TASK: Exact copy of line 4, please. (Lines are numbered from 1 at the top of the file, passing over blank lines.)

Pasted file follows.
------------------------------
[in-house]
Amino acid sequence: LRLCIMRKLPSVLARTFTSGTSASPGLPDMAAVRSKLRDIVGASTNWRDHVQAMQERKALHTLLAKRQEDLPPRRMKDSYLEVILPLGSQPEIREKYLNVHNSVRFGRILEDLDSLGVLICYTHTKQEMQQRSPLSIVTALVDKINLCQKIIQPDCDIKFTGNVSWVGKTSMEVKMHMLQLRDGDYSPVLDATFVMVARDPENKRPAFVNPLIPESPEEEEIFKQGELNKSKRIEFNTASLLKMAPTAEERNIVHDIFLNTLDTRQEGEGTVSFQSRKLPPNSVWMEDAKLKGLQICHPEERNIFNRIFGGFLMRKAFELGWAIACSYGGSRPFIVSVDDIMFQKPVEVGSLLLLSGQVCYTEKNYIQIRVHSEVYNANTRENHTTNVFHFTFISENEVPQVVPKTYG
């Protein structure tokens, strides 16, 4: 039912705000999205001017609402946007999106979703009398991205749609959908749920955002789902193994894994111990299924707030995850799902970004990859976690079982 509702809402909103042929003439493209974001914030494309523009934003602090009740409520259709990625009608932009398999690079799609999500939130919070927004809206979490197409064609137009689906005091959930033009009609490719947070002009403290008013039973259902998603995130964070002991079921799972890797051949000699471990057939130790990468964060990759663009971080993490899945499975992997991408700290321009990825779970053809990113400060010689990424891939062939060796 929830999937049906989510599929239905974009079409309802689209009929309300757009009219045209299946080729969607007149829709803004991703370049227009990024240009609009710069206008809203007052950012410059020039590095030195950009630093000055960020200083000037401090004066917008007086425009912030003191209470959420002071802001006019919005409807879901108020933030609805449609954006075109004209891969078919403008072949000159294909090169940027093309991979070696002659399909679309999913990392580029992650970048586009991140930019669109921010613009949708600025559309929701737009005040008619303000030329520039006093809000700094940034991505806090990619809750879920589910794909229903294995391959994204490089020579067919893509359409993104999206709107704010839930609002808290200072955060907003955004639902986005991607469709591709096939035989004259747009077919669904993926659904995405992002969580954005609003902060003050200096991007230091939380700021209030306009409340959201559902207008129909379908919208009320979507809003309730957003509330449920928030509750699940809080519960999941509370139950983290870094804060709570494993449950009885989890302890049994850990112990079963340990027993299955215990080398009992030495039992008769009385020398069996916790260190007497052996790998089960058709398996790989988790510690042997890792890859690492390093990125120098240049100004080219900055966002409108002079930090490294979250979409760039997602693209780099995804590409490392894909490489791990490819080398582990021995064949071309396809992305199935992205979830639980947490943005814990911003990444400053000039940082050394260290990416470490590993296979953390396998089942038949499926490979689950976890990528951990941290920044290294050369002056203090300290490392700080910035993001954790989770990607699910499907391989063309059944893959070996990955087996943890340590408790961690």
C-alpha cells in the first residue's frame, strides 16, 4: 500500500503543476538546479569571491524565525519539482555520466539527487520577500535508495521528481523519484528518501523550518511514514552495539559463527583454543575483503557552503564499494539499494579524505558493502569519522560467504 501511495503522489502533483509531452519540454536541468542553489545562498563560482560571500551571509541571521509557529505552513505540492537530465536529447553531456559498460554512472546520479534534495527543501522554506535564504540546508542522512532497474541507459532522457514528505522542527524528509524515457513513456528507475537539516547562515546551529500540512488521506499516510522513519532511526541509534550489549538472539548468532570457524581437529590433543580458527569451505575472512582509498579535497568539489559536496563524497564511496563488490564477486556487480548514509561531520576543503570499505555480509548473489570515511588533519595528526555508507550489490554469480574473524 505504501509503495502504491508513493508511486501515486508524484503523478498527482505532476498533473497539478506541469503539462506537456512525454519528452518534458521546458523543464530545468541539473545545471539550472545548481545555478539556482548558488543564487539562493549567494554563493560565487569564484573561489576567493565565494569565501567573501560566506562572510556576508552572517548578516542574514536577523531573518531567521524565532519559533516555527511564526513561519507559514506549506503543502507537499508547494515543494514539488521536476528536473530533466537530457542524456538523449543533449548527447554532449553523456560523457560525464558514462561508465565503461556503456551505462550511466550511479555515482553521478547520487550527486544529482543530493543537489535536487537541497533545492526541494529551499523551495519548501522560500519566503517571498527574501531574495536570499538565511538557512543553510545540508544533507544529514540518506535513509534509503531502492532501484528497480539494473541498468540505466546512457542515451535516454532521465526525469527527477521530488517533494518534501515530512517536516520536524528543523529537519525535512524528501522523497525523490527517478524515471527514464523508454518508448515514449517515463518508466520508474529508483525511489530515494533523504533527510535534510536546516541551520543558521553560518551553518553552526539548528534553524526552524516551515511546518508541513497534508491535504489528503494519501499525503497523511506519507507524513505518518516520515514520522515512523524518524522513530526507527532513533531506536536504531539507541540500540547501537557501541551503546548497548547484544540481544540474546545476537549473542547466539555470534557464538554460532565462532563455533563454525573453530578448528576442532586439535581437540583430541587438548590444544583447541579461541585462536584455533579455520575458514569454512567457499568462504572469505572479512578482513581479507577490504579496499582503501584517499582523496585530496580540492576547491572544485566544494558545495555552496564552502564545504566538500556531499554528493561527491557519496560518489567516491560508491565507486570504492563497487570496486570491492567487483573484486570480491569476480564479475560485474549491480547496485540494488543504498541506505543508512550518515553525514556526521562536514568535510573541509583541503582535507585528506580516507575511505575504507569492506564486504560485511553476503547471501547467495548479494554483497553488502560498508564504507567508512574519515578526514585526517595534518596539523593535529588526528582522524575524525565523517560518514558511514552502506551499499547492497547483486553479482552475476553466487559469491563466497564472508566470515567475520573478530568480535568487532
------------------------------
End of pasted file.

C-alpha cells in the first residue's frame, strides 16, 4: 500500500503543476538546479569571491524565525519539482555520466539527487520577500535508495521528481523519484528518501523550518511514514552495539559463527583454543575483503557552503564499494539499494579524505558493502569519522560467504 501511495503522489502533483509531452519540454536541468542553489545562498563560482560571500551571509541571521509557529505552513505540492537530465536529447553531456559498460554512472546520479534534495527543501522554506535564504540546508542522512532497474541507459532522457514528505522542527524528509524515457513513456528507475537539516547562515546551529500540512488521506499516510522513519532511526541509534550489549538472539548468532570457524581437529590433543580458527569451505575472512582509498579535497568539489559536496563524497564511496563488490564477486556487480548514509561531520576543503570499505555480509548473489570515511588533519595528526555508507550489490554469480574473524 505504501509503495502504491508513493508511486501515486508524484503523478498527482505532476498533473497539478506541469503539462506537456512525454519528452518534458521546458523543464530545468541539473545545471539550472545548481545555478539556482548558488543564487539562493549567494554563493560565487569564484573561489576567493565565494569565501567573501560566506562572510556576508552572517548578516542574514536577523531573518531567521524565532519559533516555527511564526513561519507559514506549506503543502507537499508547494515543494514539488521536476528536473530533466537530457542524456538523449543533449548527447554532449553523456560523457560525464558514462561508465565503461556503456551505462550511466550511479555515482553521478547520487550527486544529482543530493543537489535536487537541497533545492526541494529551499523551495519548501522560500519566503517571498527574501531574495536570499538565511538557512543553510545540508544533507544529514540518506535513509534509503531502492532501484528497480539494473541498468540505466546512457542515451535516454532521465526525469527527477521530488517533494518534501515530512517536516520536524528543523529537519525535512524528501522523497525523490527517478524515471527514464523508454518508448515514449517515463518508466520508474529508483525511489530515494533523504533527510535534510536546516541551520543558521553560518551553518553552526539548528534553524526552524516551515511546518508541513497534508491535504489528503494519501499525503497523511506519507507524513505518518516520515514520522515512523524518524522513530526507527532513533531506536536504531539507541540500540547501537557501541551503546548497548547484544540481544540474546545476537549473542547466539555470534557464538554460532565462532563455533563454525573453530578448528576442532586439535581437540583430541587438548590444544583447541579461541585462536584455533579455520575458514569454512567457499568462504572469505572479512578482513581479507577490504579496499582503501584517499582523496585530496580540492576547491572544485566544494558545495555552496564552502564545504566538500556531499554528493561527491557519496560518489567516491560508491565507486570504492563497487570496486570491492567487483573484486570480491569476480564479475560485474549491480547496485540494488543504498541506505543508512550518515553525514556526521562536514568535510573541509583541503582535507585528506580516507575511505575504507569492506564486504560485511553476503547471501547467495548479494554483497553488502560498508564504507567508512574519515578526514585526517595534518596539523593535529588526528582522524575524525565523517560518514558511514552502506551499499547492497547483486553479482552475476553466487559469491563466497564472508566470515567475520573478530568480535568487532